winning the tournament vs not winning it.  

Note, that for move 54. . . . g4; I substituted 54. . . . Bc8; not moving black's
g-pawn yet (winning vs drawing a complex endgame often depends on
Zugzwang {running out of good moves} so one wants to save pawn moves
to the point when one absolutely needs to move them. This substitution seems
to allow Black to hold the position. If there are readers out there who can 
find a winning line for White from this point even with my 54. . . . Bc8 move, 
I would be please to see the line.  Please note your win in a "comment" and play 
out the line to a forced win. [Will Wisdom had an idea that in the Note to the text move
54. . . . g4, ( better is: 54. . . . Bc8;  But, White wins by bringing King around the board to 62. Ka7;
63.Ka8; 64.Kb8 as follows): 55.Ke5 g4 56.c5 Ke8 57.c6 Bf5 58.Kd6 Be4 59.Kc7 Bd5
60.Kb6 g3 61.hg3 Be6 62.Ka7 Bc8 63.Ka8 Ba6 64.Kb8 g5 65.c7 Kd7 66.g4 Ke8
67.c8=Q Bc8 68.Kc6 Kf7 69.Kd7 and game over!] The conclusion: the king is a
fighting piece, especially in an endgame. This analysis is good for
 a tournament like the BCC's Charles Draft Memorial, your best bet in a bishops
of opposite color endgame, is to force your opponent to prove the draw. Since
endgames of this duration often include time-pressure situations, the player who can fight
on, cooly and accurately, is more than likely to win a bishops of opposite color endgame.
Again, a win gives you a greater chance to claim the 1st prize in the tournament
or in your section.
BALANCING ACT
To draw, or not to draw, that is the question!
The temptation is great: to stretch a drawn position to the point where it takes
your opponent to come up with some precise, punishing moves, to refute your
brazen, (reckless) decision. Well, Ivan Saric (2671) found such moves vs 
Magnus Carlsen (2877) in their encounter in Round 10 of the Tromso FIDE
Chess Olympiad 2014 in a Ruy Lopez (Bird's Defense ECO: C61)
First, let it be remembered, that the most common move for White, after 3. . . . Nd4;
4.Nxd4 exd4 (defining the Bird's Defense) is 5.d3 and that can be played out to
a draw with accurate, theoretically known moves [see text above].  Saric tried 5.Bc4!? 
but after 7. . . . Be7, it seems that Black has attained equality.  On move 10. . . . Bd6!?
Carlsen played what I categorize as a "fun" move. The computer brought black
equality on move 41. . . . Bb7 [see note to move 10. . . . Bd6, above], 
after the more "circumspect" 10. . . . Bd7,  supporting the subsequent . . . Bc6; 
and . . . Bxd5 creating a rather balanced, equal position. But should we think that 
Carlsen, not only rated 206 points higher than his 24 yr old opponent from Croatia, 
but more significantly, being the reigning World Chess Champion,
World Rapids Champion and World Blitz Champion, would think of 
contemplating a draw so early in the game?  Not likely!  Carlsen is a fighter, at the 
very least.  But we see that even with all of Carlsen's intriguing attempts to obfuscate 
the position at so many points, Saric found the global refutation to Carlsen's play and 
should be praised for his courage and poise, over the board, in confronting such a formidable opponent as Magnus Carlsen  My only question is: should Carlsen have, as Board 1 of 
Norway's Olympiad Team "1", been happy to secure the half-point, in the name of 
team-spirit? I have yet to hear an interview with Carlsen on this most fascinating point: 
the responsibility for the team vs the playing out of one's egotistic, risky plans.
It is my view, that maintaining equality throughout the game is not an easy task,
especially when you've decided not to "complicate things" vs an opponent who you
feel you should beat. Yet, by keeping things level, you force your opponent to come
up with correspondingly adequate moves as well, to hold the fort, a nerve-racking
mental challenge, especially in time-pressure. This makes chess a sport as well as an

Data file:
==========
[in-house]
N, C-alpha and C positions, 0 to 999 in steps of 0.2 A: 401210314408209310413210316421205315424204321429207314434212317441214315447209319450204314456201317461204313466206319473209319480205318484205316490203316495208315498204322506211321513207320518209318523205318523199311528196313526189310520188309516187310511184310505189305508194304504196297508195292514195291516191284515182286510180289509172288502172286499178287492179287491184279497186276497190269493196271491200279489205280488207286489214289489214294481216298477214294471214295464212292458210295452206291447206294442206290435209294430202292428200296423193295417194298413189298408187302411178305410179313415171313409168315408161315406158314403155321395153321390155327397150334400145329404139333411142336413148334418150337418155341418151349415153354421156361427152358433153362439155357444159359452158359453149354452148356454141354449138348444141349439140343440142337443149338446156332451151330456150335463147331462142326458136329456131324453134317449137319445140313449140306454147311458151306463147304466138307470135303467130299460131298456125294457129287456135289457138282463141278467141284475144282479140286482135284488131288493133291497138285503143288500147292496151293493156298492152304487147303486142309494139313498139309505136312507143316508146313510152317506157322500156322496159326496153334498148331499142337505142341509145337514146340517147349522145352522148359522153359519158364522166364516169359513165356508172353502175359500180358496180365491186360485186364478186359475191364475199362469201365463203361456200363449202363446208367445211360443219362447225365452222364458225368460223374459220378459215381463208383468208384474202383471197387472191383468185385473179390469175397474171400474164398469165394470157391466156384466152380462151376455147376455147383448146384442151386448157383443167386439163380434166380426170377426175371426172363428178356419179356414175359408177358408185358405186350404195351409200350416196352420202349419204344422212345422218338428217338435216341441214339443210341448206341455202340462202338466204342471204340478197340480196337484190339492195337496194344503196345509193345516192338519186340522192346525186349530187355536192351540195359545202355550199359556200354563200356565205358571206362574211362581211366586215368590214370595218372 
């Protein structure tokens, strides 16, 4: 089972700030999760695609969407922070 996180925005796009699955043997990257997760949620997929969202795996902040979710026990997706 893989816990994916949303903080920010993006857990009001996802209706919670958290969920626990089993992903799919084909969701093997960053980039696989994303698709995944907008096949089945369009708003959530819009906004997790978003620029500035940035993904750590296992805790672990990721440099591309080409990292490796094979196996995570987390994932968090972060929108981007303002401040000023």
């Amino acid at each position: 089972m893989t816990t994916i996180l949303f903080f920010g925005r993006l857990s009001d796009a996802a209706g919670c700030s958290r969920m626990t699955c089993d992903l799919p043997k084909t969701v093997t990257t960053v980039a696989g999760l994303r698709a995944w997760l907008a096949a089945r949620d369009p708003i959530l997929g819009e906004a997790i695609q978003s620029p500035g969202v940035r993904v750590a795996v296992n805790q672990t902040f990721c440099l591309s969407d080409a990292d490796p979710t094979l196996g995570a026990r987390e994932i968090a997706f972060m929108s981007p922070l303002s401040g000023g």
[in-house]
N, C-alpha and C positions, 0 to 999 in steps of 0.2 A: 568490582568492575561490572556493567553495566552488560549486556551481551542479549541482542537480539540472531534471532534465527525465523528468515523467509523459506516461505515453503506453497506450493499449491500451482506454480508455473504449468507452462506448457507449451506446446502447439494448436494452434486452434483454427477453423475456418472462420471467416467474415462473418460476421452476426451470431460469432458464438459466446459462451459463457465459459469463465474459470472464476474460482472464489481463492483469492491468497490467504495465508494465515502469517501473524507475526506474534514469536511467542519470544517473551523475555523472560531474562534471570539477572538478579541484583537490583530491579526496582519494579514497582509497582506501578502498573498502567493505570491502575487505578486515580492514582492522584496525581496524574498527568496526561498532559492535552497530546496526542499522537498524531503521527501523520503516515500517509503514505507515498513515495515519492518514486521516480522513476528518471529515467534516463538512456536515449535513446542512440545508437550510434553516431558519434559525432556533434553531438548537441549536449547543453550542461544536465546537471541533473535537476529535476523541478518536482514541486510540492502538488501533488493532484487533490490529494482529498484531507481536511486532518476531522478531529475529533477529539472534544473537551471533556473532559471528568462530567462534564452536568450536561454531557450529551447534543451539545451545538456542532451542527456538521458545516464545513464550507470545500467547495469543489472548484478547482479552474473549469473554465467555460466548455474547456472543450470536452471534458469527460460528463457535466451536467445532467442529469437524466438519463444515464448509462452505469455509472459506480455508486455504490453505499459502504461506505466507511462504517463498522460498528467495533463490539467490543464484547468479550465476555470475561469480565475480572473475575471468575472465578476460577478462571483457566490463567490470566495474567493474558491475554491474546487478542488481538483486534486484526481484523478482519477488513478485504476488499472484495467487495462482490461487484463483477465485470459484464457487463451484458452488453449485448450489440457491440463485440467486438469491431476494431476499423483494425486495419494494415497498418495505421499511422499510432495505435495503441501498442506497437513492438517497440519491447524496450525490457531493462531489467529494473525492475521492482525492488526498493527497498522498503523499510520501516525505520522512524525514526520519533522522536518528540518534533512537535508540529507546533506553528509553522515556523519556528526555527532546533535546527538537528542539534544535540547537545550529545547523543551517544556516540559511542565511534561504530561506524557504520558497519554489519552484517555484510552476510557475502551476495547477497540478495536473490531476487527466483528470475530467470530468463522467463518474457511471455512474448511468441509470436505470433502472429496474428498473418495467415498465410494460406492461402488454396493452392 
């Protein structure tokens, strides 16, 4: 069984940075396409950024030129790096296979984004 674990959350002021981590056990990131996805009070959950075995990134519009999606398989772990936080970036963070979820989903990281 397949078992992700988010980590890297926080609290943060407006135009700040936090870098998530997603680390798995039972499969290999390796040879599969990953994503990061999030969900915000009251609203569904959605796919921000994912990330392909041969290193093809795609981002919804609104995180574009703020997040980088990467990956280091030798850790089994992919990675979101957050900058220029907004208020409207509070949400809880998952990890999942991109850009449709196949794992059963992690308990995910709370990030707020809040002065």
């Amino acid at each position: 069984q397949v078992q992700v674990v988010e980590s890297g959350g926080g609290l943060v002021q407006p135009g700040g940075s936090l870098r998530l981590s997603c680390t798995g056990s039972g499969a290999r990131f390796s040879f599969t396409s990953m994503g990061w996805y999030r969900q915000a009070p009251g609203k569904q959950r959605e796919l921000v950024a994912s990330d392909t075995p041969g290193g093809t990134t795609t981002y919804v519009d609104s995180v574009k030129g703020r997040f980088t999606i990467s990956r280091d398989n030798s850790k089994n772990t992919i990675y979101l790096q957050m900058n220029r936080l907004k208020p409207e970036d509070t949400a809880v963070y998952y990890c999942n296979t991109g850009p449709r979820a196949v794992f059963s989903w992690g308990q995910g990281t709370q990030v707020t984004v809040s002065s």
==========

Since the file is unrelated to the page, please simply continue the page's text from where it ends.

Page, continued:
intellectual exercise: adding the psychological element of "doubt" in a time-scramble.
Well, dear chess players, this Saturday, August 16th, you will be confronted with
the decision: "to draw or not to draw . . . " As a team player, take the draw; yet, as
an individual tournament player, is not a half point better than a loss?  
This Saturday: your call!  Good luck and good chess.


CHARLES DRAFT MEMORIAL
SATURDAY, (TOMORROW)
AUGUST 16, 2014
See you there!
PS
LATE BREAKING NEWS:
JUDITH POLGAR RETIRES 
FROM PROFESSIONAL CHESS
Check out the link below for some nice videos 
of Judith Polgar (FIDE: 2735 peek) in action 
as well as a compelling 2 part youtube 
of her analysis of the game:
Karpov - Polgar, Wijk aan Zee, 2003
in preparation for your participation in the 
BCC Charles Draft Memorial.

Monday, August 11, 2014

GRANDMASTER SIMUL // LARRY CHRISTIANSEN // SOUTH STATION // TUESDAY // 5:00 - 7:00 PM // FREE //

EQUIPMENT PROVIDED
3 Time USA Chess Champion Larry Christiansen
will give a simultaneous exhibition at South Station
Boston, Tuesday, the 12th of August (tomorrow).
Bring your pencil and paper to record the game;
bring your camera to photograph the scene,
and bring your thinking cap. Larry is a very nice
man but he is quite accurate in his moves.
See you tomorrow!

BCC: LEGENDS OF CHESS // NEZHMETDINOV // 12 DISCIPLES // CHASE 1ST / DONDIS U1800 //

SAILING TO VICTORY
FM Chris Chase plays a perfect 4-0
to take clear 1st place (payout: $60) and a +1 to 2406 rating.
SCHLIEMANN DEFENSE CLINIC
NM Hal Terrie sets up a risky line in the C63 Ruy Lopez to test
the young Derek Chubo Zhao. Hal won the game.
Derek got a free post-mortem lesson on how to meet this
line more effectively, should he encounter it in future games.
(background): Will Wisdom and Ahaan Rungta.
A CLEAR MIND
Harold Dondis, Esq. who is almost
92, scored 2.5 points to claim 3rd place
in the Open Section as well as the
U1800 prize of $30. Bravo, Harold!
CHESS FOR THE WHOLE FAMILY
Xian Feng Zhao and his two sons: Richard who is
2 1/2 yrs old and 8 yr old Derek Chubo Zhao.
MENTORING THE KIDS
Veteran chess player, Richard Kahn checks out the clock
as 6 yr old Raymond Xu demonstrates its salient features.
Will Wisdom, black vs Jesse Nicholas, Round 2.
(background): Ahaan Rungta, black vs Greg Ardini.
Will scored 2 points for a +18 to 1568 rating. Bravo, Will!
Nathan Smolensky, scored 2 points for a
+3 to 1952 rating. 
NATHAN SMOLENSKY: TD
PHOTOS: STEVE STEPAK

BCC REUBENS LANDEY // BCC CH QUALIFIER // TED CROSS TAKES CLEAR 1ST // 5 TIE FOR 2ND //

REUBENS LANDEY
BOYLSTON CHESS CLUB
CHAMPIONSHIP QUALIFIER
12 PLAYER EVENT
Ted Cross scored 3.5 points out of 4 to take
clear 1st place and a +37 to 2041 rating.
2-6th
Ed Astrachan vs Andrew Hoy, Round 3.
Each scored 2.5 points to share 2-6th place.
Jared Becker, Round 3. Jared scored 2.5 points
to share 2-6th place.
Natasha Christiansen, 2.5 points
for a share of 2-6th place.
Tim O'Malley, 2.5 points, sharing
2-6th place.
NATHAN SMOLENSKY: TD
PHOTOS: STEVE STEPAK